Not bossy
Men who were bossy were seemingly a big turn off for women 60 years ago. While popular TV shows of the day may have dictated that “Father Knows Best,” women didn’t like being told what to do by their husbands. With that in mind, maybe wives of the 1950s weren’t as subservient as small-screen stereotypes of the time would have us believe

Modest
Arrogance was considered a major turn-off for women in the ’50s. Instead, they wanted their future husband to have an air of modesty. And it seems that not much has changed in 60 years. Indeed, according to a Facebook post by True Love Dates, many women still find cockiness an unattractive characteristic in men today.

Dancing
The perfect date night during the 1950s almost certainly involved dancing. Women of the day loved the pastime, in fact, and they expected their husbands to be willing partners. But according to the Life poll, two-thirds of women were willing to put up with a man with no rhythm. As the article stated, “All she requires is that he try”

James Dean
James Dean was yet another celebrity whom women found themselves daydreaming about in the 1950s. During his short-lived career, Dean acquired sex symbol status thanks to his cool demeanor. But, sadly, he wouldn’t see the decade out. He died aged 24 in an automobile accident in 1955.

Wikipedia Exposed Media - WEM www.wikipediaexposed.org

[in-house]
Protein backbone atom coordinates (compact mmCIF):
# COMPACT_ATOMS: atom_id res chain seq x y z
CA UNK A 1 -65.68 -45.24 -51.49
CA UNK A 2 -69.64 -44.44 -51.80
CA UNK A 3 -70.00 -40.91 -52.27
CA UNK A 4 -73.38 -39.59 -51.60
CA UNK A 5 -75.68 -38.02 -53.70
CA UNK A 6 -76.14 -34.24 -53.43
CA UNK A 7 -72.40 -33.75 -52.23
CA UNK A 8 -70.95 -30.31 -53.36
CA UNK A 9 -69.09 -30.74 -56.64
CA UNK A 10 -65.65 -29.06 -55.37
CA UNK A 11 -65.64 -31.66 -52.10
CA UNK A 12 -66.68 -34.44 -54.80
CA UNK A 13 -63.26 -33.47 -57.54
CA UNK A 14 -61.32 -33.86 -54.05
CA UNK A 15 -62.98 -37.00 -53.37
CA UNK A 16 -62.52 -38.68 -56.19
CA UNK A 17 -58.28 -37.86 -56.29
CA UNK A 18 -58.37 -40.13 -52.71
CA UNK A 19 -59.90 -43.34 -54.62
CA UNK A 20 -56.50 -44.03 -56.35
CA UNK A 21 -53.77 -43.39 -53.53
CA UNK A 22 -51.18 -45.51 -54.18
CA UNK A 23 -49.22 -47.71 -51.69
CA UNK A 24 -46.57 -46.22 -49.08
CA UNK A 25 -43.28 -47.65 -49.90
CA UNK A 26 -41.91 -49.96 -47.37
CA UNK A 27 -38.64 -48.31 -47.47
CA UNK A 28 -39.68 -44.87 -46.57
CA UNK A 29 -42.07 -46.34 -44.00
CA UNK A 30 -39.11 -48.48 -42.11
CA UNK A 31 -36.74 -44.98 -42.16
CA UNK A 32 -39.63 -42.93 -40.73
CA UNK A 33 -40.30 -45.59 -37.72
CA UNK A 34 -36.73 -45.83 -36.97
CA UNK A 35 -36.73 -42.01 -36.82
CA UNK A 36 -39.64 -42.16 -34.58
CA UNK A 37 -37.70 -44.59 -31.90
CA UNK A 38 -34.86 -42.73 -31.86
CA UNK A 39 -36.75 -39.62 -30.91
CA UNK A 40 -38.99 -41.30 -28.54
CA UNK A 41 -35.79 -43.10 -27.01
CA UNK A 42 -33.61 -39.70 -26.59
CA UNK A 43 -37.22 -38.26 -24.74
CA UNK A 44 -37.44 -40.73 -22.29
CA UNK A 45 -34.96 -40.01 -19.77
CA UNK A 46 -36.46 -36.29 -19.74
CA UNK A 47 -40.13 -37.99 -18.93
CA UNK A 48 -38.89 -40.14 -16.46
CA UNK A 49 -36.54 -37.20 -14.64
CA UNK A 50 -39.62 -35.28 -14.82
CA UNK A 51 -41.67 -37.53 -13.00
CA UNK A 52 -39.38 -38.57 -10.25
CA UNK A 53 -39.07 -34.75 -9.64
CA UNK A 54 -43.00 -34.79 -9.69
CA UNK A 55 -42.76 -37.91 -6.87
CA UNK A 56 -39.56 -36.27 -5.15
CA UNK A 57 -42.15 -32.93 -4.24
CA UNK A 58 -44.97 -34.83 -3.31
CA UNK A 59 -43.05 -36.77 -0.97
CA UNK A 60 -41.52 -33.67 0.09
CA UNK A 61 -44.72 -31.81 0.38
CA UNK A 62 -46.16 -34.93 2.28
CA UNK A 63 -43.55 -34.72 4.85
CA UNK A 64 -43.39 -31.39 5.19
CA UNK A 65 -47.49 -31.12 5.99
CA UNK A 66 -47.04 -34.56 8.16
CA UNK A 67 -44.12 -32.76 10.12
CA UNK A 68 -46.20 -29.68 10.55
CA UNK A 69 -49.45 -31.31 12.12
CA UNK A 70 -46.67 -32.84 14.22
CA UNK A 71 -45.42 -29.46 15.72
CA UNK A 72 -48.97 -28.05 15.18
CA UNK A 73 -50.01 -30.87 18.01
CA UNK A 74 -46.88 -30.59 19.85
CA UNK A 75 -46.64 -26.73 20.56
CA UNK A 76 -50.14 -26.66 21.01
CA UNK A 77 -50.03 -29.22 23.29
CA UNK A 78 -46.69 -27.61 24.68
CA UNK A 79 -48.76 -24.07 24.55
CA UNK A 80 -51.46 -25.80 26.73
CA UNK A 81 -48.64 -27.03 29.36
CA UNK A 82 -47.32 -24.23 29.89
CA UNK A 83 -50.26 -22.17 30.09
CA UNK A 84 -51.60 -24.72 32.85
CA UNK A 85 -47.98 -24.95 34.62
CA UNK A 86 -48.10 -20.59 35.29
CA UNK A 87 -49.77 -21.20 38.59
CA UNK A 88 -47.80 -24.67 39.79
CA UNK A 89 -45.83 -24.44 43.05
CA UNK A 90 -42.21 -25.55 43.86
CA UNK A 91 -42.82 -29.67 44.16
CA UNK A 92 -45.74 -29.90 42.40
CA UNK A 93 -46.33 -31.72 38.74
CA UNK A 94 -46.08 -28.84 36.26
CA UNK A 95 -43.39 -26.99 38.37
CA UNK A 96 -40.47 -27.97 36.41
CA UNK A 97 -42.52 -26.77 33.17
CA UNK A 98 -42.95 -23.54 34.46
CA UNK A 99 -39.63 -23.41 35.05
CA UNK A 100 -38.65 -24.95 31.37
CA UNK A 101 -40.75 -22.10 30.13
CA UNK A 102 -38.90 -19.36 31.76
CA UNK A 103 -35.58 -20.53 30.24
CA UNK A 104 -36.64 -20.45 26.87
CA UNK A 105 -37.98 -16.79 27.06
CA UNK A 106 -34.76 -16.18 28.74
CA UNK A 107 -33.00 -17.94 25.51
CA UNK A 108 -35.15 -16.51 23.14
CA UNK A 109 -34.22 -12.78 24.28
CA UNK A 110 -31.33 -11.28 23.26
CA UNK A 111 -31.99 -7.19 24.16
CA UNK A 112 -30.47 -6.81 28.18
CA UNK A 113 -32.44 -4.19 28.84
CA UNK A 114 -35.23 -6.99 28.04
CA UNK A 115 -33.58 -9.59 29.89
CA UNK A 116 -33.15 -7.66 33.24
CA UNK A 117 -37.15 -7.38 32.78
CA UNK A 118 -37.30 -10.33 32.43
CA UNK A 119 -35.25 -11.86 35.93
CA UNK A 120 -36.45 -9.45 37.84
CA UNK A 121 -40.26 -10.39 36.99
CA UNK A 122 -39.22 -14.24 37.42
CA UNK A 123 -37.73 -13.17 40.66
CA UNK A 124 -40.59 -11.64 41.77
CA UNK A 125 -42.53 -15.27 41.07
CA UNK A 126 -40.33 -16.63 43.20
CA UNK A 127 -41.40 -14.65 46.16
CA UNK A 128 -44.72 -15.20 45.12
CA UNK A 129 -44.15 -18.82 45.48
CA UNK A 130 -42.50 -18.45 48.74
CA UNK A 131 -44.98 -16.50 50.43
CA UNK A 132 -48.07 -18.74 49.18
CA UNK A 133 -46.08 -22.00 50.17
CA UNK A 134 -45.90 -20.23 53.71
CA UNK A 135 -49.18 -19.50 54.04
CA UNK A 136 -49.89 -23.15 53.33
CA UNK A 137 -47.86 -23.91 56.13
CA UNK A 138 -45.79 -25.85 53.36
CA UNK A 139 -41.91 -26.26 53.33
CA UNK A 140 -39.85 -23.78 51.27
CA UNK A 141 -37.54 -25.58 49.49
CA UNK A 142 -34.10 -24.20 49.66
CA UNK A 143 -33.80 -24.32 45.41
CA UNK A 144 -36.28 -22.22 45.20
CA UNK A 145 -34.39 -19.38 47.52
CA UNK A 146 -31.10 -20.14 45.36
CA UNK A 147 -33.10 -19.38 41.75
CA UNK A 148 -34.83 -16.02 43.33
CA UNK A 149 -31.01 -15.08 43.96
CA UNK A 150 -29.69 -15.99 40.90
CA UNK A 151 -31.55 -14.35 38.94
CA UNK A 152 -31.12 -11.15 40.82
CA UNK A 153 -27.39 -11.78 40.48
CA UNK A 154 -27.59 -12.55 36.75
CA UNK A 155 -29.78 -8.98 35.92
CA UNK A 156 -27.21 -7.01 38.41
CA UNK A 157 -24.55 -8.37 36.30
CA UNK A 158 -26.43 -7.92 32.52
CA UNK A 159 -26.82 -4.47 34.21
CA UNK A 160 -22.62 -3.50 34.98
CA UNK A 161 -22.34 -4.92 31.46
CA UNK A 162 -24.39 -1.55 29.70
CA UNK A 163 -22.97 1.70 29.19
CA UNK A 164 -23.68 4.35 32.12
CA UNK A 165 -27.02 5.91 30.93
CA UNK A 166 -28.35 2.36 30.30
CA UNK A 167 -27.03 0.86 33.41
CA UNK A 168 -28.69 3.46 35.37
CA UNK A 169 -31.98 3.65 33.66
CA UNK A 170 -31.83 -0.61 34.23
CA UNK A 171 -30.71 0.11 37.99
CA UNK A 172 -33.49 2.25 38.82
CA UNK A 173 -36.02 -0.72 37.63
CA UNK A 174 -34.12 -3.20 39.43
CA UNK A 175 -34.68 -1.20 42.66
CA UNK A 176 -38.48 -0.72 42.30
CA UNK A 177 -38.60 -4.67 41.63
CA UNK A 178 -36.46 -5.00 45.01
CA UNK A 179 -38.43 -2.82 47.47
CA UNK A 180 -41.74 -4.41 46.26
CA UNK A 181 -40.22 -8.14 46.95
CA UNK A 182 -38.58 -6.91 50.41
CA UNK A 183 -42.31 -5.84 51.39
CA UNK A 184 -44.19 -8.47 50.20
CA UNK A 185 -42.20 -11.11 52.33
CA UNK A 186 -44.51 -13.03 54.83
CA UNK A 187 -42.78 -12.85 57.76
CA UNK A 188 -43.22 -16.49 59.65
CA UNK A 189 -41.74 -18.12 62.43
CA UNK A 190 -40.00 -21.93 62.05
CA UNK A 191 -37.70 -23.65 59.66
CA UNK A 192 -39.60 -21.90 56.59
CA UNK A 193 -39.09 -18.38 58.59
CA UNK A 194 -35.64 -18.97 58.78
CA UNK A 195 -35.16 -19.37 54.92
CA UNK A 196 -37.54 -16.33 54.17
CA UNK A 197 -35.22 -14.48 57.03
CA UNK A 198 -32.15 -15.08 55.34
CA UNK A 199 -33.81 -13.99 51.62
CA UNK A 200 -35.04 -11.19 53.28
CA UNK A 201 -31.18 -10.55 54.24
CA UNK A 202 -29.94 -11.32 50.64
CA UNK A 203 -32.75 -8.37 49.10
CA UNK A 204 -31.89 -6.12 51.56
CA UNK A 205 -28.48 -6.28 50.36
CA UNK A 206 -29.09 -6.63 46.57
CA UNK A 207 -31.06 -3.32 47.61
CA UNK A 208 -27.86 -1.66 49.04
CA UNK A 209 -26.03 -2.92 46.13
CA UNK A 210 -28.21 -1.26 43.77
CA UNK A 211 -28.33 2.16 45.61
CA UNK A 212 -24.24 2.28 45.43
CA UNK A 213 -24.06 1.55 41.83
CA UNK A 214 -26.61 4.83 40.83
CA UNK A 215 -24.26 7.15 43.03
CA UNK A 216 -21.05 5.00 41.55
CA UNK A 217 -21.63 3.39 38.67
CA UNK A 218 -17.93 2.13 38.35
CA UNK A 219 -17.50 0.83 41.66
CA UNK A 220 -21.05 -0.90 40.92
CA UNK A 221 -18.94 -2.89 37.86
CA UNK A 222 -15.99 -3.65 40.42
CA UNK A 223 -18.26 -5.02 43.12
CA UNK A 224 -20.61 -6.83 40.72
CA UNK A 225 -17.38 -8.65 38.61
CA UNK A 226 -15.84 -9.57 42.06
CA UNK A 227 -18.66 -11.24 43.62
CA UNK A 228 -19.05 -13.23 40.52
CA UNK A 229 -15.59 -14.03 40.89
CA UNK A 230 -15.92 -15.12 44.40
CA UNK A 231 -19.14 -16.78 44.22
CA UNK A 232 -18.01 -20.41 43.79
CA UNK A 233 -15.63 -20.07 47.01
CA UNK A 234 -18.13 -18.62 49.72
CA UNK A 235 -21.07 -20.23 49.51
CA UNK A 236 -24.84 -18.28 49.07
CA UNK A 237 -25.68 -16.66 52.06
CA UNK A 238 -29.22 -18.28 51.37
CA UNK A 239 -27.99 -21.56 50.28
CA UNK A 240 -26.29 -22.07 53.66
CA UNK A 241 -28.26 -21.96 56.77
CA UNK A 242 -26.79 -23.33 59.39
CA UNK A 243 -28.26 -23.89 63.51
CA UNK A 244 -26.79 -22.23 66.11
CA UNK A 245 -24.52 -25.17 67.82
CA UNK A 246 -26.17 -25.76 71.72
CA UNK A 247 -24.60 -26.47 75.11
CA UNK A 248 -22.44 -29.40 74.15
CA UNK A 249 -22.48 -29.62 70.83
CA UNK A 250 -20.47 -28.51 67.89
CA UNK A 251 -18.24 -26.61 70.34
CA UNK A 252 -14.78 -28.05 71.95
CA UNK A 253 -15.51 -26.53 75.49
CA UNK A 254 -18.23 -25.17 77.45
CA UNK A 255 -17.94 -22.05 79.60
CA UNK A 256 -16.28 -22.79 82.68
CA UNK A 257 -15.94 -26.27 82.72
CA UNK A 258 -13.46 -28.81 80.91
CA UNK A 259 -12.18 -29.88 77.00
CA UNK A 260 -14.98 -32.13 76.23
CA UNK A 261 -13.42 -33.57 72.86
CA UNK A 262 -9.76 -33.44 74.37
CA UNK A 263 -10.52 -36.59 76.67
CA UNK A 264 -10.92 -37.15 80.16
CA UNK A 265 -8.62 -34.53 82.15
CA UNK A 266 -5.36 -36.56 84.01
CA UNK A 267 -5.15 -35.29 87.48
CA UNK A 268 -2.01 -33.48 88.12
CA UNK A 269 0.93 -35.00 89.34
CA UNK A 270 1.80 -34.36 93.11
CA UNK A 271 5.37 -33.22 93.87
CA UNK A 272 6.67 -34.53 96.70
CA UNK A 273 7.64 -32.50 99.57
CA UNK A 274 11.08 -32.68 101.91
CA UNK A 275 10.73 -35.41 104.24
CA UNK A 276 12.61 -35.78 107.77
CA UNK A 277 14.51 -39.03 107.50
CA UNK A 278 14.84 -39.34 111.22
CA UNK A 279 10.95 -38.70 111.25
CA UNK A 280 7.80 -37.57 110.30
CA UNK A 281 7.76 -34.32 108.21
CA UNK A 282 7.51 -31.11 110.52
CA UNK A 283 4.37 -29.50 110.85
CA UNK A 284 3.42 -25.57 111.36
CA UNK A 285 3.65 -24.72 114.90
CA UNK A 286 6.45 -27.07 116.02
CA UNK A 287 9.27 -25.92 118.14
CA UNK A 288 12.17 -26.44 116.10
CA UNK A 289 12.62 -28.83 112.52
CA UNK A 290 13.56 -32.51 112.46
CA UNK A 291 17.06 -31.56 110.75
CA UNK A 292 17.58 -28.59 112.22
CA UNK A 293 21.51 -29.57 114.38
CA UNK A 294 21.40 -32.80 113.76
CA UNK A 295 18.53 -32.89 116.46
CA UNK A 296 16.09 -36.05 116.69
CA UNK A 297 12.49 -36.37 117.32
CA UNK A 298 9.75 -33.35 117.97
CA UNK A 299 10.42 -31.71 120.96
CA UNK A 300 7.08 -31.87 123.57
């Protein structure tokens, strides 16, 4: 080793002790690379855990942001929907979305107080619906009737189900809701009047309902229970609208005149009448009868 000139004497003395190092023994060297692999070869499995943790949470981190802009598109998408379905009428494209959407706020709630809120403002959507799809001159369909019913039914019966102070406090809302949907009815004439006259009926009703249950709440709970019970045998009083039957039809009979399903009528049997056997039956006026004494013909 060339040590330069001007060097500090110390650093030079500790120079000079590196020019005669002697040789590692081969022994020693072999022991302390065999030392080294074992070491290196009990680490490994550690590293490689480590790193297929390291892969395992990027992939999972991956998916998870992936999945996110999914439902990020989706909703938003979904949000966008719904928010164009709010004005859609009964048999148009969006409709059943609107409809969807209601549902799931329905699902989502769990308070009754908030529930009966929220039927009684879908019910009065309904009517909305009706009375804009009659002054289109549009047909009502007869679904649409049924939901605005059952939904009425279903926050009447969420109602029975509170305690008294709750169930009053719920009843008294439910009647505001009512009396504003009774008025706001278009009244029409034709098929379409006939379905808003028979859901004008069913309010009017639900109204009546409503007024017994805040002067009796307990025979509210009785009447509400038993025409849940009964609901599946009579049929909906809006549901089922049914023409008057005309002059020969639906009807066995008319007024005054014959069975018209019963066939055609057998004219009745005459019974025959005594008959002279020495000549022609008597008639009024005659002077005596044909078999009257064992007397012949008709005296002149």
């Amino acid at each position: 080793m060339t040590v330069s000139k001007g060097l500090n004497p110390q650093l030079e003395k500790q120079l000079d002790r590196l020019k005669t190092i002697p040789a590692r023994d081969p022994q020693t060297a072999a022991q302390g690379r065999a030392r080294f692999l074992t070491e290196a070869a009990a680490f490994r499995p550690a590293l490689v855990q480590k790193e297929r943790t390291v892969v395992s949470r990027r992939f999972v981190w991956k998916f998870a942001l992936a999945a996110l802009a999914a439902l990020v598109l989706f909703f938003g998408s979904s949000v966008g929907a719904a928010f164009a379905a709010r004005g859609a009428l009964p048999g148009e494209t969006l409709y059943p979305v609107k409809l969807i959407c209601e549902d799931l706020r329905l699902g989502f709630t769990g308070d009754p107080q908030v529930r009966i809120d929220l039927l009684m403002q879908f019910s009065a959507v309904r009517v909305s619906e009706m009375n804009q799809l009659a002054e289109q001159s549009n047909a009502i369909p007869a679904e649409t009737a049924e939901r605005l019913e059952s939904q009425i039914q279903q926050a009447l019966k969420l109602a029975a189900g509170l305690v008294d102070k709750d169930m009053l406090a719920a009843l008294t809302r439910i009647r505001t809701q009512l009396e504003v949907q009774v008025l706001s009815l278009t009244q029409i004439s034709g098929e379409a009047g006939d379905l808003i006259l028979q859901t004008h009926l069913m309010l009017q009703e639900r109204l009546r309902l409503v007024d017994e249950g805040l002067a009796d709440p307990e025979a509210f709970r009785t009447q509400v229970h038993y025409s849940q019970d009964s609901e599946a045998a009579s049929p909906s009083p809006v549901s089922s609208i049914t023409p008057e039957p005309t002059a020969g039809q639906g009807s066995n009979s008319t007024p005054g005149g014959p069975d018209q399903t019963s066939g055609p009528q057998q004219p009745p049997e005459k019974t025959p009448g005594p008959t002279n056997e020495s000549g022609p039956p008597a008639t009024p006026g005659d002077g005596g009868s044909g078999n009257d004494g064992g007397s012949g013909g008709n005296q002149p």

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Marlon Brando
Another public figure who women felt would make the ideal husband was Marlon Brando. Thanks in part to his roles in films including Streetcar Named Desire, On the Waterfront and The Wild One, the actor had somewhat of a bad boy image. And it seems the ladies couldn’t resist his rebellious charm.

Trump/Russia: Secrets, spies and useful idiots (2/3) | Four Corners
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It's the story of the century: The US President and his connections to Russia.In part one of this three-part series, Four Corners follows the money trail from New York to Moscow, tracking the ties between Donald Trump, his business empire and Russia.Part 2: https://youtu.be/lEQBHeZqDIoPart 3: https://youtu.be/p5BLKKREIck

Not possessive
According to the 1956 Life article, “A basic occupation of virtually every woman is choosing a man to marry.” And in what was perhaps a sign of changing gender roles in the ’50s, girls didn’t want their husbands to treat them as if they were simply another possession. With that in mind, controlling men weren’t deemed to be attractive.

Handy at repairs
While the home may have been considered a woman’s domain in the 1950s, wives nonetheless wanted their husbands to be of some use around the house. In particular, a man should be good at repairing things. Being adept at making stuff was also considered a plus, with woodworking cited as the respondents’ preferred hobby for their hubbies in the Life poll.

Domesticated
In line with new ideas about the modern man, women wanted to find a husband who was willing to help out around the house. In the 1950s, however, females were expected to take the lion’s share of household chores. As a result, even a little cooperation from the man of the house would probably go a long way.